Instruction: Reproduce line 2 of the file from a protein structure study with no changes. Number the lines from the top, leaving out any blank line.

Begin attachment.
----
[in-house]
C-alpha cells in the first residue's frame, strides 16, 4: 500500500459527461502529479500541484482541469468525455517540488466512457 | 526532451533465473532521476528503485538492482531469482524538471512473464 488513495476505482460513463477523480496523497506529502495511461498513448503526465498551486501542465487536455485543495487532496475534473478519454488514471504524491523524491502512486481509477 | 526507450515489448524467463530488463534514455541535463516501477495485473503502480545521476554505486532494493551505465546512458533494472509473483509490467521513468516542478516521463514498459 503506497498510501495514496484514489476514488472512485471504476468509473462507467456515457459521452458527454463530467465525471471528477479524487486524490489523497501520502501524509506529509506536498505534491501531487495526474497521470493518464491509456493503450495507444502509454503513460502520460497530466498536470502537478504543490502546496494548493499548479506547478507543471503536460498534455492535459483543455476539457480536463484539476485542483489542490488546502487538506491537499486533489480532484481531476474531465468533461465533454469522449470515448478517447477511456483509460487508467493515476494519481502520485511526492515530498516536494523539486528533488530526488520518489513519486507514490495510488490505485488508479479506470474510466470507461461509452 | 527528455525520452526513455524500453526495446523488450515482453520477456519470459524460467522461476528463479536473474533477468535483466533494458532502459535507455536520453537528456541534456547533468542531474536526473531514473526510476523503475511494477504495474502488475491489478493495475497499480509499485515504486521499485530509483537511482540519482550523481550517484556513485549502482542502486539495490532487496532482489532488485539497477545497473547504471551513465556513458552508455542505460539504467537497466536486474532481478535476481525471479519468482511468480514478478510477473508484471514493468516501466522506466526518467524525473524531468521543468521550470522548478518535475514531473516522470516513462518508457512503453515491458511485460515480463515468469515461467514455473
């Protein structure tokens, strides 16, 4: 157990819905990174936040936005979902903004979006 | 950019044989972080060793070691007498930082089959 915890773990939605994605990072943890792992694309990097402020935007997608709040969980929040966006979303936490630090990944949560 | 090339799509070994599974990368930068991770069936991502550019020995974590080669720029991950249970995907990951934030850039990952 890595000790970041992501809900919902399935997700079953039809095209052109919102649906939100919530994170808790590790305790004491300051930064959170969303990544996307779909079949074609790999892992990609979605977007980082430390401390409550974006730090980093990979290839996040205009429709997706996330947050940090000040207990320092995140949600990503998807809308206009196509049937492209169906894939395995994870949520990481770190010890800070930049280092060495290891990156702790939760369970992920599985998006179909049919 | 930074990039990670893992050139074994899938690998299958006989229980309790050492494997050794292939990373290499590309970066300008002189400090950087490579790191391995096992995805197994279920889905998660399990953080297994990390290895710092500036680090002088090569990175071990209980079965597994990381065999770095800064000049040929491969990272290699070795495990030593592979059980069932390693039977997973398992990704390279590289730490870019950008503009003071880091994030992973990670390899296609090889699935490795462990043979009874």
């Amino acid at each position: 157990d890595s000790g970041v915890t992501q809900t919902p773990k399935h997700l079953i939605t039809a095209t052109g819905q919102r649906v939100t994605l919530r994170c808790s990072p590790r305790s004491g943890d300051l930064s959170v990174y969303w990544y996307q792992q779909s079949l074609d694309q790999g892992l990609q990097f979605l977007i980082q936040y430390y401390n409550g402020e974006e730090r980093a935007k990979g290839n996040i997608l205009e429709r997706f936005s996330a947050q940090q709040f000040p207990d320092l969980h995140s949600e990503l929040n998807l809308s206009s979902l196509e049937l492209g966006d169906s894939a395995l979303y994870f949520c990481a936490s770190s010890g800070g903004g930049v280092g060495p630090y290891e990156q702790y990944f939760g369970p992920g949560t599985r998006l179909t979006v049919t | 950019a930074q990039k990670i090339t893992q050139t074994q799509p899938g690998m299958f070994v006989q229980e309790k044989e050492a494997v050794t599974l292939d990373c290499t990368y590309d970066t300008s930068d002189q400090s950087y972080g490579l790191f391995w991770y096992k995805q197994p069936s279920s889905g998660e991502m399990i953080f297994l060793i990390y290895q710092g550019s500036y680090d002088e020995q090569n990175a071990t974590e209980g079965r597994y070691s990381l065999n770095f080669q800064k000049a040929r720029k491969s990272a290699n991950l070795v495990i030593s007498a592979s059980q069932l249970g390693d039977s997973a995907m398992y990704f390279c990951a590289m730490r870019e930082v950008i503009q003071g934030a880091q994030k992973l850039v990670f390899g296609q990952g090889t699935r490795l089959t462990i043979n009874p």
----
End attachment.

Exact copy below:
C-alpha cells in the first residue's frame, strides 16, 4: 500500500459527461502529479500541484482541469468525455517540488466512457 | 526532451533465473532521476528503485538492482531469482524538471512473464 488513495476505482460513463477523480496523497506529502495511461498513448503526465498551486501542465487536455485543495487532496475534473478519454488514471504524491523524491502512486481509477 | 526507450515489448524467463530488463534514455541535463516501477495485473503502480545521476554505486532494493551505465546512458533494472509473483509490467521513468516542478516521463514498459 503506497498510501495514496484514489476514488472512485471504476468509473462507467456515457459521452458527454463530467465525471471528477479524487486524490489523497501520502501524509506529509506536498505534491501531487495526474497521470493518464491509456493503450495507444502509454503513460502520460497530466498536470502537478504543490502546496494548493499548479506547478507543471503536460498534455492535459483543455476539457480536463484539476485542483489542490488546502487538506491537499486533489480532484481531476474531465468533461465533454469522449470515448478517447477511456483509460487508467493515476494519481502520485511526492515530498516536494523539486528533488530526488520518489513519486507514490495510488490505485488508479479506470474510466470507461461509452 | 527528455525520452526513455524500453526495446523488450515482453520477456519470459524460467522461476528463479536473474533477468535483466533494458532502459535507455536520453537528456541534456547533468542531474536526473531514473526510476523503475511494477504495474502488475491489478493495475497499480509499485515504486521499485530509483537511482540519482550523481550517484556513485549502482542502486539495490532487496532482489532488485539497477545497473547504471551513465556513458552508455542505460539504467537497466536486474532481478535476481525471479519468482511468480514478478510477473508484471514493468516501466522506466526518467524525473524531468521543468521550470522548478518535475514531473516522470516513462518508457512503453515491458511485460515480463515468469515461467514455473